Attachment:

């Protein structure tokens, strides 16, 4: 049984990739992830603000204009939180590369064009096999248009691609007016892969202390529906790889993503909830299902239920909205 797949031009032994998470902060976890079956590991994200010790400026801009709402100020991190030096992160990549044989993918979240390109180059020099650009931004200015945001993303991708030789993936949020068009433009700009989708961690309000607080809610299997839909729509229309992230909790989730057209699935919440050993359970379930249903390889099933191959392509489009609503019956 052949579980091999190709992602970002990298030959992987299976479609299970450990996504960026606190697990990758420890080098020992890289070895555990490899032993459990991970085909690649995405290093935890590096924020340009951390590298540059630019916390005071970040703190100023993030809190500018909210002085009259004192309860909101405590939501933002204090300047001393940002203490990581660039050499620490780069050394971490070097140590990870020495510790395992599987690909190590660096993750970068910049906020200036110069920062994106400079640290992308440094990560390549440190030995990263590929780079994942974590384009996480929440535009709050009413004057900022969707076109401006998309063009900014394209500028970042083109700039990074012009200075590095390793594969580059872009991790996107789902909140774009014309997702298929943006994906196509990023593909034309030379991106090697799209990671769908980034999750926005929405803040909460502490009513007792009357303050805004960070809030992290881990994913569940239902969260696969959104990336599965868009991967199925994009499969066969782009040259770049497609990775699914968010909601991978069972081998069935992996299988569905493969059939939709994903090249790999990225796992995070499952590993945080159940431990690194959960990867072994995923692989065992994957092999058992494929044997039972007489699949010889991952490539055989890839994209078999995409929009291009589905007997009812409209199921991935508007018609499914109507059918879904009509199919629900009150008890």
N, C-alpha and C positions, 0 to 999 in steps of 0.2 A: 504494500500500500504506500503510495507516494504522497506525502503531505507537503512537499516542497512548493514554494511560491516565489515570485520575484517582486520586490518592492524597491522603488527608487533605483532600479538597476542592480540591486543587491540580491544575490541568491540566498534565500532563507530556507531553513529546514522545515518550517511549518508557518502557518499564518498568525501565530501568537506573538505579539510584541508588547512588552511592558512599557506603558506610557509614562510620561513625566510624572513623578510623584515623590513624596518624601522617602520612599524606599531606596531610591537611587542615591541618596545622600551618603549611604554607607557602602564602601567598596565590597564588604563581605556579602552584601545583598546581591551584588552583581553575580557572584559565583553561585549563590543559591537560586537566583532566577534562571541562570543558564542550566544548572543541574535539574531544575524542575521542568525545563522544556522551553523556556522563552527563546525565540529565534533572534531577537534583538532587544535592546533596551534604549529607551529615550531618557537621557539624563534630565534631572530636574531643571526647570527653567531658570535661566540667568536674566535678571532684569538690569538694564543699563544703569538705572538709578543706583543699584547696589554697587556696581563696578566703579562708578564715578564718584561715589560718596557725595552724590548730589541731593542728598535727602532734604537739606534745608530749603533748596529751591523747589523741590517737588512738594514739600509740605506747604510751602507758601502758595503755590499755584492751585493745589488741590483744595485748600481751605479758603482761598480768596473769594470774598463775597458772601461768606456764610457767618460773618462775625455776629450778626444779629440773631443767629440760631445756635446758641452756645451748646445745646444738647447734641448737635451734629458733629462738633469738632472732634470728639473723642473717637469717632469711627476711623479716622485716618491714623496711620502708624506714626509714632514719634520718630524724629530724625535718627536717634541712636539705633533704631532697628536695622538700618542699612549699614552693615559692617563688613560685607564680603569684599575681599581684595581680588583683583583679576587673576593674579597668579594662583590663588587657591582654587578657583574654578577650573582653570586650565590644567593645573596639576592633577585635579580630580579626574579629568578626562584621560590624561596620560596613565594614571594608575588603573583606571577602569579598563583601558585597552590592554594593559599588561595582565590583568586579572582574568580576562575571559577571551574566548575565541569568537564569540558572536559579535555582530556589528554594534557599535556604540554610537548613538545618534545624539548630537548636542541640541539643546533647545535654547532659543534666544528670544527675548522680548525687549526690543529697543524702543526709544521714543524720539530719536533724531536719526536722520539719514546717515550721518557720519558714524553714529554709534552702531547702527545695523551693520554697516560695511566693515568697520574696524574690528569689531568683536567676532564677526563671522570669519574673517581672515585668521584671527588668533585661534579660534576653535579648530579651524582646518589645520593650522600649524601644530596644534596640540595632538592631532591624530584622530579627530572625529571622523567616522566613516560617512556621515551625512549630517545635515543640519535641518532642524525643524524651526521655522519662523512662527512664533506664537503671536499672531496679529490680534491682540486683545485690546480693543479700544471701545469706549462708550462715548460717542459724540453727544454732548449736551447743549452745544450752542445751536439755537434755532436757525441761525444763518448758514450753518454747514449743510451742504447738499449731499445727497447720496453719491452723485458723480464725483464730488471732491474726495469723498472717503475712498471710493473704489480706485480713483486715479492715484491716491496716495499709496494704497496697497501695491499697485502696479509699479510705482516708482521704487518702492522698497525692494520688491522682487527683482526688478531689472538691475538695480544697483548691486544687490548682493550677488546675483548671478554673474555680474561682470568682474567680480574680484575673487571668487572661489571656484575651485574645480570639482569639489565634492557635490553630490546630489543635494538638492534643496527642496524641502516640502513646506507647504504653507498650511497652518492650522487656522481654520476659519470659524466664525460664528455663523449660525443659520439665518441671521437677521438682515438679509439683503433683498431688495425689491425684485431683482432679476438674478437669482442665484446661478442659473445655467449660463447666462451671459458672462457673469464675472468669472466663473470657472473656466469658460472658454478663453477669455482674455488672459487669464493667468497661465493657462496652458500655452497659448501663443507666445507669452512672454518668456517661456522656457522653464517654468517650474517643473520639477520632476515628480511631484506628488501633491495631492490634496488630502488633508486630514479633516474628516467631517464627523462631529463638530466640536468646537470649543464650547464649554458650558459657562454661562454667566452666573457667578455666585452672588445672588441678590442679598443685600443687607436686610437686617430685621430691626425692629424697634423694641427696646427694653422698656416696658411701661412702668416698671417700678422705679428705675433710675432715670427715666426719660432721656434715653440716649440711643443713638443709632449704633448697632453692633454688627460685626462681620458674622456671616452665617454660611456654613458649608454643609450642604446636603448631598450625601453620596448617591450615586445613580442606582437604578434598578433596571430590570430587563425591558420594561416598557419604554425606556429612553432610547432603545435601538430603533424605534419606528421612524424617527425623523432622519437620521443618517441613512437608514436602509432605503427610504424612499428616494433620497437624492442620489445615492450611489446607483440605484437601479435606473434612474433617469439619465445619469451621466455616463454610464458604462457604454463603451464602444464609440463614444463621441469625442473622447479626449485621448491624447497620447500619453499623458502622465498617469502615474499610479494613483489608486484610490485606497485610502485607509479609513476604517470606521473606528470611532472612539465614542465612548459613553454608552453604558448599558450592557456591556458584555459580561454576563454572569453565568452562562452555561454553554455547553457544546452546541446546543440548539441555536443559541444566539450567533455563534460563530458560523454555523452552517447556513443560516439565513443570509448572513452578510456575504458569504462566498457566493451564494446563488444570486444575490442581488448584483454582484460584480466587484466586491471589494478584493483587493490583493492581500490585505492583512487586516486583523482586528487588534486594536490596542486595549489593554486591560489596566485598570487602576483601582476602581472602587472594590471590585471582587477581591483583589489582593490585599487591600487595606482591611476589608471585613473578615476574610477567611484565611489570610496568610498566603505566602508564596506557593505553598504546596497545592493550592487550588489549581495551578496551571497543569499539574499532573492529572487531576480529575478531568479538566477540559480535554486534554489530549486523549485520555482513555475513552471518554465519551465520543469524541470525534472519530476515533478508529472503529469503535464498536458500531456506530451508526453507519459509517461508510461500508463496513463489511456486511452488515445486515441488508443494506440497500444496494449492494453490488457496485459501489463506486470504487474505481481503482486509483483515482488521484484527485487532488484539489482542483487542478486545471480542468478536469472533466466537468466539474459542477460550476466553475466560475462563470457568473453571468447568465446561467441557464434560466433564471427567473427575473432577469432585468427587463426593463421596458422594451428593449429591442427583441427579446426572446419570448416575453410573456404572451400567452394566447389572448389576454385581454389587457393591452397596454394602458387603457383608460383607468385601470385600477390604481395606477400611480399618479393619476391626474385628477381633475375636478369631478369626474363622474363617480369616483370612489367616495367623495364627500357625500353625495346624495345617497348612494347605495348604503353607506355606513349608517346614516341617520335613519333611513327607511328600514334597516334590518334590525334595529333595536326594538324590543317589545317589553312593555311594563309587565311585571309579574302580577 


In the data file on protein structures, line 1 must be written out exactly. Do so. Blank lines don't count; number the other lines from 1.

């Protein structure tokens, strides 16, 4: 049984990739992830603000204009939180590369064009096999248009691609007016892969202390529906790889993503909830299902239920909205 797949031009032994998470902060976890079956590991994200010790400026801009709402100020991190030096992160990549044989993918979240390109180059020099650009931004200015945001993303991708030789993936949020068009433009700009989708961690309000607080809610299997839909729509229309992230909790989730057209699935919440050993359970379930249903390889099933191959392509489009609503019956 052949579980091999190709992602970002990298030959992987299976479609299970450990996504960026606190697990990758420890080098020992890289070895555990490899032993459990991970085909690649995405290093935890590096924020340009951390590298540059630019916390005071970040703190100023993030809190500018909210002085009259004192309860909101405590939501933002204090300047001393940002203490990581660039050499620490780069050394971490070097140590990870020495510790395992599987690909190590660096993750970068910049906020200036110069920062994106400079640290992308440094990560390549440190030995990263590929780079994942974590384009996480929440535009709050009413004057900022969707076109401006998309063009900014394209500028970042083109700039990074012009200075590095390793594969580059872009991790996107789902909140774009014309997702298929943006994906196509990023593909034309030379991106090697799209990671769908980034999750926005929405803040909460502490009513007792009357303050805004960070809030992290881990994913569940239902969260696969959104990336599965868009991967199925994009499969066969782009040259770049497609990775699914968010909601991978069972081998069935992996299988569905493969059939939709994903090249790999990225796992995070499952590993945080159940431990690194959960990867072994995923692989065992994957092999058992494929044997039972007489699949010889991952490539055989890839994209078999995409929009291009589905007997009812409209199921991935508007018609499914109507059918879904009509199919629900009150008890």